Can feedback approaches reduce unwarranted clinical variation? A systematic rapid evidence synthesis

Reema Harrison, Reece Amr Hinchcliff, Elizabeth Manias, Steven Mears, David Heslop, Victoria Walton, Ru Kwedza

Research output: Contribution to journalArticlepeer-review

12 Citations (Scopus)


Background: Assessment of clinical variation has attracted increasing interest in health systems internationally due to growing awareness about better value and appropriate health care as a mechanism for enhancing efficient, effective and timely care. Feedback using administrative databases to provide benchmarking data has been utilised in several countries to explore clinical care variation and to enhance guideline adherent care. Whilst methods for detecting variation are well-established, methods for determining variation that is unwarranted and addressing this are strongly debated. This study aimed to synthesize published evidence of the use of feedback approaches to address unwarranted clinical variation (UCV). Methods: A rapid review and narrative evidence synthesis was undertaken as a policy-focused review to understand how feedback approaches have been applied to address UCV specifically. Key words, synonyms and subject headings were used to search the major electronic databases Medline and PubMed between 2000 and 2018. Titles and abstracts of publications were screened by two reviewers and independently checked by a third reviewer. Full text articles were screened against the eligibility criteria. Key findings were extracted and integrated in a narrative synthesis. Results: Feedback approaches that occurred over a duration of 1 month to 9 years to address clinical variation emerged from 27 publications with quantitative (20), theoretical/conceptual/descriptive work (4) and mixed or multi-method studies (3). Approaches ranged from presenting evidence to individuals, teams and organisations, to providing facilitated tailored feedback supported by a process of ongoing dialogue to enable change. Feedback approaches identified primarily focused on changing clinician decision-making and behaviour. Providing feedback to clinicians was identified, in a range of a settings, as associated with changes in variation such as reducing overuse of tests and treatments, reducing variations in optimal patient clinical outcomes and increasing guideline or protocol adherence. Conclusions: The review findings suggest value in the use of feedback approaches to respond to clinical variation and understand when action is warranted. Evaluation of the effectiveness of particular feedback approaches is now required to determine if there is an optimal approach to create change where needed.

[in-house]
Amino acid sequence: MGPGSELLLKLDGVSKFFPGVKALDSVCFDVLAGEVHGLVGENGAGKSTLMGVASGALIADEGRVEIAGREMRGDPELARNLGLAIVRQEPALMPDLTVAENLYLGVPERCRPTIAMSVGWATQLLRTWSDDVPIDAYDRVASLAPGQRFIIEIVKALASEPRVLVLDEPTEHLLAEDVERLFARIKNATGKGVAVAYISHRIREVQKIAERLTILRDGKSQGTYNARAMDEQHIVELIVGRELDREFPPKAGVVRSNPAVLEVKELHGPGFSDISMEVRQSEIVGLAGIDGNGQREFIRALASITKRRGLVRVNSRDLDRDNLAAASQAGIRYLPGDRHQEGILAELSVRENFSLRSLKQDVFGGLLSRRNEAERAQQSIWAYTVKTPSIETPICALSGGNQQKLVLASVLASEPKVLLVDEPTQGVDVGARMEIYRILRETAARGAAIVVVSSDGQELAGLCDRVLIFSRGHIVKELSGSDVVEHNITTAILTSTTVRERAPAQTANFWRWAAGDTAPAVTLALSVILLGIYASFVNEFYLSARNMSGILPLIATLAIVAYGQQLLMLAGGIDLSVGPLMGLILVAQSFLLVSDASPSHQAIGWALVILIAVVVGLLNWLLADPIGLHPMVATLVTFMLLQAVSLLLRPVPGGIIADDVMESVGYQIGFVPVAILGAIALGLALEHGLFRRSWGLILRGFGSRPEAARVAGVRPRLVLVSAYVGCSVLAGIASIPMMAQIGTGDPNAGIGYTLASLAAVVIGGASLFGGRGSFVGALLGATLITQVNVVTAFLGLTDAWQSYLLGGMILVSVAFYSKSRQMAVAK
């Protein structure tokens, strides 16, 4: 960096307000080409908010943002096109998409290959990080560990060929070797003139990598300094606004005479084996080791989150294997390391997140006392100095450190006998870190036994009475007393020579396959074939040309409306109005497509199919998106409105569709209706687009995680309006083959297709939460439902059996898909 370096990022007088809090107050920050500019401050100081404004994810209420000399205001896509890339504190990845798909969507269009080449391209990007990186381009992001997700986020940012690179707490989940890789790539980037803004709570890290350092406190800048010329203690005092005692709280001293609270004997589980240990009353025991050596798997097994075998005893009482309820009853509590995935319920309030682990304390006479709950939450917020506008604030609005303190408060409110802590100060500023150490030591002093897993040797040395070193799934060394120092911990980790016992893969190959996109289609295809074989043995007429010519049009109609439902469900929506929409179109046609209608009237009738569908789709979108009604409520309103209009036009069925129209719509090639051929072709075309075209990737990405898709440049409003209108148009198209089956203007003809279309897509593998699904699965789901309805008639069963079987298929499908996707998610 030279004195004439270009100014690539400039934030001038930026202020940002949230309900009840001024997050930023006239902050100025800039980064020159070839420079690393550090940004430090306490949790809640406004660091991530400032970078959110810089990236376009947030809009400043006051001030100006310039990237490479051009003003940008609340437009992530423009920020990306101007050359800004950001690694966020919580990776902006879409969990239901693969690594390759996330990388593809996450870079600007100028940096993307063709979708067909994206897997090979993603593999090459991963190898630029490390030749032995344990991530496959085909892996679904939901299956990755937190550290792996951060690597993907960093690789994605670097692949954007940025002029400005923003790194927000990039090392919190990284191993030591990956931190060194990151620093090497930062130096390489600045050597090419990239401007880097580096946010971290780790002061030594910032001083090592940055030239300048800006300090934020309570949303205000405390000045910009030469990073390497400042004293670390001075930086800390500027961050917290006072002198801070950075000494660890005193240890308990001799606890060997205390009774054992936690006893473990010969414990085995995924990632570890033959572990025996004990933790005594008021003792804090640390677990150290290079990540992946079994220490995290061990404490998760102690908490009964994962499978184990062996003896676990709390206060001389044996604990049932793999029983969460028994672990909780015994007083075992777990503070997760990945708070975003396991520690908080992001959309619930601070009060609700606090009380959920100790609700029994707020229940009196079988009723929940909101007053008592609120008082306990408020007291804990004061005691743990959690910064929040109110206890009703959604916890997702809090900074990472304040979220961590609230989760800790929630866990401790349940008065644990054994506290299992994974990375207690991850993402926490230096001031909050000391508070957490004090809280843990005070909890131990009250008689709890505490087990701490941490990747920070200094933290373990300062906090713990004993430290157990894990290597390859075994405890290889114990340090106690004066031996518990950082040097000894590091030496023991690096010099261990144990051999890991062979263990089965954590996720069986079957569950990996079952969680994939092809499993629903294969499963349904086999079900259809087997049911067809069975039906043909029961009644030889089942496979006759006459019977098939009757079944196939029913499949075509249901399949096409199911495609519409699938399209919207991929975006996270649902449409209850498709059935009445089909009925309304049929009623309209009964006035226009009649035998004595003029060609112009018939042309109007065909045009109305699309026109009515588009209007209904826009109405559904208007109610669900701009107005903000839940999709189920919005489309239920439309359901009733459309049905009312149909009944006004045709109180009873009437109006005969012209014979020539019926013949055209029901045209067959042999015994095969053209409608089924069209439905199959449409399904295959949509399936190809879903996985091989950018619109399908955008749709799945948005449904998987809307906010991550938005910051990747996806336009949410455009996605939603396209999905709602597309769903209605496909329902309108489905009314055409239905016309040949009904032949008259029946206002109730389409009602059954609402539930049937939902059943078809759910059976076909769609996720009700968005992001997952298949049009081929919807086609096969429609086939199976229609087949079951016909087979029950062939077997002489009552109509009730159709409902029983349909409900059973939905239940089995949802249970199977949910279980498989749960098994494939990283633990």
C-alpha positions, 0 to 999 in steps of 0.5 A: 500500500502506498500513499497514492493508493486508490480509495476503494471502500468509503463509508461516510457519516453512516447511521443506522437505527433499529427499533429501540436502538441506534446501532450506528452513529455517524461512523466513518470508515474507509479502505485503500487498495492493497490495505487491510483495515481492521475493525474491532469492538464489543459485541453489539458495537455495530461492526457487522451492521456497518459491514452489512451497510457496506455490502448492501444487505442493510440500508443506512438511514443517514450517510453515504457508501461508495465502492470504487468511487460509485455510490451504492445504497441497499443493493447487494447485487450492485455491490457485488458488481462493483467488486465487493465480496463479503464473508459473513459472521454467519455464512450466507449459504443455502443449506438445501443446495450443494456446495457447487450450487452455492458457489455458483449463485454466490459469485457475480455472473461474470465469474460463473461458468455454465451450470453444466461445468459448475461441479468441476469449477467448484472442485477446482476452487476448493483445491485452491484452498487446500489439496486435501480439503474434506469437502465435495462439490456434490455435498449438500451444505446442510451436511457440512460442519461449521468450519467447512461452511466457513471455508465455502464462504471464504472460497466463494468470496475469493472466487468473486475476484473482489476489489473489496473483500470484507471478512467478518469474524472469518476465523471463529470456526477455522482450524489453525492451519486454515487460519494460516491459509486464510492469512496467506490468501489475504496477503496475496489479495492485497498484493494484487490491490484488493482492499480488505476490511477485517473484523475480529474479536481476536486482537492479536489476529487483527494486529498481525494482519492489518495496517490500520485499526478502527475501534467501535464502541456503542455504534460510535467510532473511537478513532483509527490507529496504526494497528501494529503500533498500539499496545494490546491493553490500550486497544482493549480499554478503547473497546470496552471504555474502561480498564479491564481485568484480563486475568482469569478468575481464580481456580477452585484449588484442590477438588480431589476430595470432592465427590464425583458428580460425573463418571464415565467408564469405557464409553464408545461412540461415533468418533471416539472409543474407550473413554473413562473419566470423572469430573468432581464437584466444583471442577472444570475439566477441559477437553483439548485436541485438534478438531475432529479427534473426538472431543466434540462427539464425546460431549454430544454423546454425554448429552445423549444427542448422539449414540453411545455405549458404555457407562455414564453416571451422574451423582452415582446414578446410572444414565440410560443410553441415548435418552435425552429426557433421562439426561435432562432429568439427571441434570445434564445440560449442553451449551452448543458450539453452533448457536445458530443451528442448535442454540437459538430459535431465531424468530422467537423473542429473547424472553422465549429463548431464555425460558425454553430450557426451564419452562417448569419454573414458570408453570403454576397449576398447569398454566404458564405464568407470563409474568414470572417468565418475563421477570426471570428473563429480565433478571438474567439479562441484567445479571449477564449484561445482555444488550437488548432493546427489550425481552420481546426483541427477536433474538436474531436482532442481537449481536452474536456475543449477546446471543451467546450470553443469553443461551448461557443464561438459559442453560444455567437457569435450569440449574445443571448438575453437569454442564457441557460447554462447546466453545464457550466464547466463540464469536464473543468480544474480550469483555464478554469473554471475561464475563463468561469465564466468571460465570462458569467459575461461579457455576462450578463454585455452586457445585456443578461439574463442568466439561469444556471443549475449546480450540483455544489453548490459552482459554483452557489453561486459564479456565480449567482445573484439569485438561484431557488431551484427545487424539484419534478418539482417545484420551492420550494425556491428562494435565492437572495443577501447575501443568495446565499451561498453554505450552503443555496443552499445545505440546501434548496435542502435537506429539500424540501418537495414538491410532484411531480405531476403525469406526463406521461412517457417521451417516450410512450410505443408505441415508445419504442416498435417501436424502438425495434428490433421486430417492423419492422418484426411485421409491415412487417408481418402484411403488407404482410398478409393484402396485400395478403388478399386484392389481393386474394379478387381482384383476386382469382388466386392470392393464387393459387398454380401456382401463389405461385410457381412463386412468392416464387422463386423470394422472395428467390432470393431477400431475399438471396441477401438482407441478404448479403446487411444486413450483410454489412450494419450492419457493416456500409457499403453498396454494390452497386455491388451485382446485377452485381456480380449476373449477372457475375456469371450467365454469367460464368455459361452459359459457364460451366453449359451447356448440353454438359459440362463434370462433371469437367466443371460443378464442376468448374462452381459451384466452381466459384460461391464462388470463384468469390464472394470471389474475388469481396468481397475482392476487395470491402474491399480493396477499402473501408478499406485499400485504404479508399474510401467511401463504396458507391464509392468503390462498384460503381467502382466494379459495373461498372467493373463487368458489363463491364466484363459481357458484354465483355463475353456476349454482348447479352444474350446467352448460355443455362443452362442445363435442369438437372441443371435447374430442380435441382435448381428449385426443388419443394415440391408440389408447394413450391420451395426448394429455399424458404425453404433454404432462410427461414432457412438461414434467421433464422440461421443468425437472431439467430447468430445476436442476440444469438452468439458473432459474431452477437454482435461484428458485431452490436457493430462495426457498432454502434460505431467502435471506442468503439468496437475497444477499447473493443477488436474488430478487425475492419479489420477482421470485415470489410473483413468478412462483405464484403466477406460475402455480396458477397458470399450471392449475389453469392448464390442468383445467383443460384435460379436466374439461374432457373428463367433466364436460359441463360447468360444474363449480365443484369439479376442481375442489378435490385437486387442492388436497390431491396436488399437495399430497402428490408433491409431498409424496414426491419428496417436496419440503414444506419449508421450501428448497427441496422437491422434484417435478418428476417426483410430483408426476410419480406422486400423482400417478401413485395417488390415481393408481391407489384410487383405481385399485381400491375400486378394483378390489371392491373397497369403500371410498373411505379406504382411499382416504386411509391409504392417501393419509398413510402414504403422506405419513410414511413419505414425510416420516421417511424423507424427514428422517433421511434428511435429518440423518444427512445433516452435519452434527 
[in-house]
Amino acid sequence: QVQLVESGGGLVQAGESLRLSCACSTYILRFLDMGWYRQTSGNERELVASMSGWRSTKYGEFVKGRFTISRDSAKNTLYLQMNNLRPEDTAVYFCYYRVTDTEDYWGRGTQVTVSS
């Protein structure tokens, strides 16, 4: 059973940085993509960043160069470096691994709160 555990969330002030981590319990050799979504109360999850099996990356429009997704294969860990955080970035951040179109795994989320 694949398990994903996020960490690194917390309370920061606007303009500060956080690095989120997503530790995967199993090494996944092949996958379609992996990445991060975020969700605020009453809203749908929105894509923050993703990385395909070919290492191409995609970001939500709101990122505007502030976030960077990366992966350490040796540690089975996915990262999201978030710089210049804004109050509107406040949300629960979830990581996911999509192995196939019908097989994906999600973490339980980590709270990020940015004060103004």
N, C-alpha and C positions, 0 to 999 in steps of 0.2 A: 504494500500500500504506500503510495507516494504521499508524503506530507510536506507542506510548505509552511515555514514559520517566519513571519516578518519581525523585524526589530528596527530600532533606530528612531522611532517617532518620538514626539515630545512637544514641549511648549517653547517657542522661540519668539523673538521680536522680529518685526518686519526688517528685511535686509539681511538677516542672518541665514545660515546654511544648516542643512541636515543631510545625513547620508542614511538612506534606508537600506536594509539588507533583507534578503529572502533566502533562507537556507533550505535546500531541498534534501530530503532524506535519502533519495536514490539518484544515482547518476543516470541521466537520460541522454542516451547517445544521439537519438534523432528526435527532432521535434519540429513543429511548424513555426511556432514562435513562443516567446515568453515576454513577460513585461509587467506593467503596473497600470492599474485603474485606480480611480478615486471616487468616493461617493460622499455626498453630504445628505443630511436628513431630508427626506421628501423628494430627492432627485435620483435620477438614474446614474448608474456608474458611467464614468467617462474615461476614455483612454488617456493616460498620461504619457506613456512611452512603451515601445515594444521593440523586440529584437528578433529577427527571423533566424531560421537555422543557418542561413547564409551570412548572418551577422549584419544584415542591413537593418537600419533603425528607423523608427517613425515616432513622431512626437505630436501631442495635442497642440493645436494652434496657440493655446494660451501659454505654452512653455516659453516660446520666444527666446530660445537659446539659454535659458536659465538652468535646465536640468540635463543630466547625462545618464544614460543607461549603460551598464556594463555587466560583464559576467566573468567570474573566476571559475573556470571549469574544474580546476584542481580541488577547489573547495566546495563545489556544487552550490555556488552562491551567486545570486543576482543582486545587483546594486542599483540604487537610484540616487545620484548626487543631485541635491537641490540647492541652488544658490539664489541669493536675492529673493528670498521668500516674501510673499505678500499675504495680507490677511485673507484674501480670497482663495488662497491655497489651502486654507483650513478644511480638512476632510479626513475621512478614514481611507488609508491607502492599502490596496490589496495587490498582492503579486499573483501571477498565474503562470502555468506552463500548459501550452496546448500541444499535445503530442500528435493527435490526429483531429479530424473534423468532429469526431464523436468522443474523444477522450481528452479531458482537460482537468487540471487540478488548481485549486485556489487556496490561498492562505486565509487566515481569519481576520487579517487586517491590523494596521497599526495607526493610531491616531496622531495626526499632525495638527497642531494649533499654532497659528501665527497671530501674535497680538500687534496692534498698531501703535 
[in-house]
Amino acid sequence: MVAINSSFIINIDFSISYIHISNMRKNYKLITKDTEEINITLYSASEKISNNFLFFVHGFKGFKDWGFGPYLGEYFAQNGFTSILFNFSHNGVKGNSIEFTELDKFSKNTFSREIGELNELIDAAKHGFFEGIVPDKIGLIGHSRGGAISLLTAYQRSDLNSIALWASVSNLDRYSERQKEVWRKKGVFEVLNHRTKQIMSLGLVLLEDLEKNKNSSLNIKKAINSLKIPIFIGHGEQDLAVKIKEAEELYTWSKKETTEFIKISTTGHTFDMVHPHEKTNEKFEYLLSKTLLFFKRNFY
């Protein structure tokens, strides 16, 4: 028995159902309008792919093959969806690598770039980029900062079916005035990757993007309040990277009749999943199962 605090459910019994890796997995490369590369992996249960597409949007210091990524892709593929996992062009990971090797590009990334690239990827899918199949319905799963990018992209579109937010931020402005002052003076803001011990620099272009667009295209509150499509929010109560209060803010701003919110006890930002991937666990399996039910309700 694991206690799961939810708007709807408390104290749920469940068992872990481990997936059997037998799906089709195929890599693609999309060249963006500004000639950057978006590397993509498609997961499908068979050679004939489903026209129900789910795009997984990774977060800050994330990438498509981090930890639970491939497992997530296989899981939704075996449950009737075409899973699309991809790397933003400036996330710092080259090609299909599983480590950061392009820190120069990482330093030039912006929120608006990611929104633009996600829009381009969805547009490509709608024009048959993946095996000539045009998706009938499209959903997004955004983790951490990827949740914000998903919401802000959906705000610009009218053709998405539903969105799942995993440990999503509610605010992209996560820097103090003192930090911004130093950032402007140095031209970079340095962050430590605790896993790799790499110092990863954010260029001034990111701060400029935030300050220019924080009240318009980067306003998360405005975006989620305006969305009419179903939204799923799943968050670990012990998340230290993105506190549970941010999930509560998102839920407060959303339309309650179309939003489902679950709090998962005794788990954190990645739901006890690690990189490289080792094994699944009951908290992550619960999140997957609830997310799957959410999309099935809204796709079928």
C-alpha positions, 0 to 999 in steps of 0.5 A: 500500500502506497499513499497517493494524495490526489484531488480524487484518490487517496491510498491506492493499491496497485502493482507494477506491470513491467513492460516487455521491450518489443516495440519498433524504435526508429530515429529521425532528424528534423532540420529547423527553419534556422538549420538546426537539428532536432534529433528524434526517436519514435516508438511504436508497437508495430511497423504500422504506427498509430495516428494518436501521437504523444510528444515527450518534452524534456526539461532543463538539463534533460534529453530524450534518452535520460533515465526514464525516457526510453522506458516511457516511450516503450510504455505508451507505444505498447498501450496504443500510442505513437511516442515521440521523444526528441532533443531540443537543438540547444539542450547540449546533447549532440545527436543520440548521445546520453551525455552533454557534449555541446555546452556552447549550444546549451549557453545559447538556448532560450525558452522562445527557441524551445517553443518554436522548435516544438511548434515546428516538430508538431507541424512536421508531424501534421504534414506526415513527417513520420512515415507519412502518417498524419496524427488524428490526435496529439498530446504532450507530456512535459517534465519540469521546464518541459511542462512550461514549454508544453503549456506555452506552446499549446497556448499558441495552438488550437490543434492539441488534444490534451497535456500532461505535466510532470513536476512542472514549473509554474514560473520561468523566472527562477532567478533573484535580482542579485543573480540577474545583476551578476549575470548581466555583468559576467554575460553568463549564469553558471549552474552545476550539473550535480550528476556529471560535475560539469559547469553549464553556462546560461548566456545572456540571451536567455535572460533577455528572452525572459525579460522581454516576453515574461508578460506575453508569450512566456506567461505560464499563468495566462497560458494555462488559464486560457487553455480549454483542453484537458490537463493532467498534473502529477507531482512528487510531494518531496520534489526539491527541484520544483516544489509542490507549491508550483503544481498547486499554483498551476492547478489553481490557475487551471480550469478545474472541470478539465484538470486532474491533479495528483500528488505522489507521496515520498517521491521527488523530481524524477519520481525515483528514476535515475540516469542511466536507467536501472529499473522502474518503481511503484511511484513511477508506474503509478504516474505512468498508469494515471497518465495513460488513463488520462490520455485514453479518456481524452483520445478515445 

Original languageEnglish
Article number40
Pages (from-to)1-18
Number of pages18
JournalBMC Health Services Research
Issue number1
Publication statusPublished - 16 Jan 2020
Externally publishedYes

Bibliographical note

Copyright the Author(s) 2020. Version archived for private and non-commercial use with the permission of the author/s and according to publisher conditions. For further rights please contact the publisher.


  • Unwarranted clinical variation
  • Clinical variation
  • Health services
  • Facilitated feedback,
  • Clinician feedback
  • Effective care
  • Facilitated feedback


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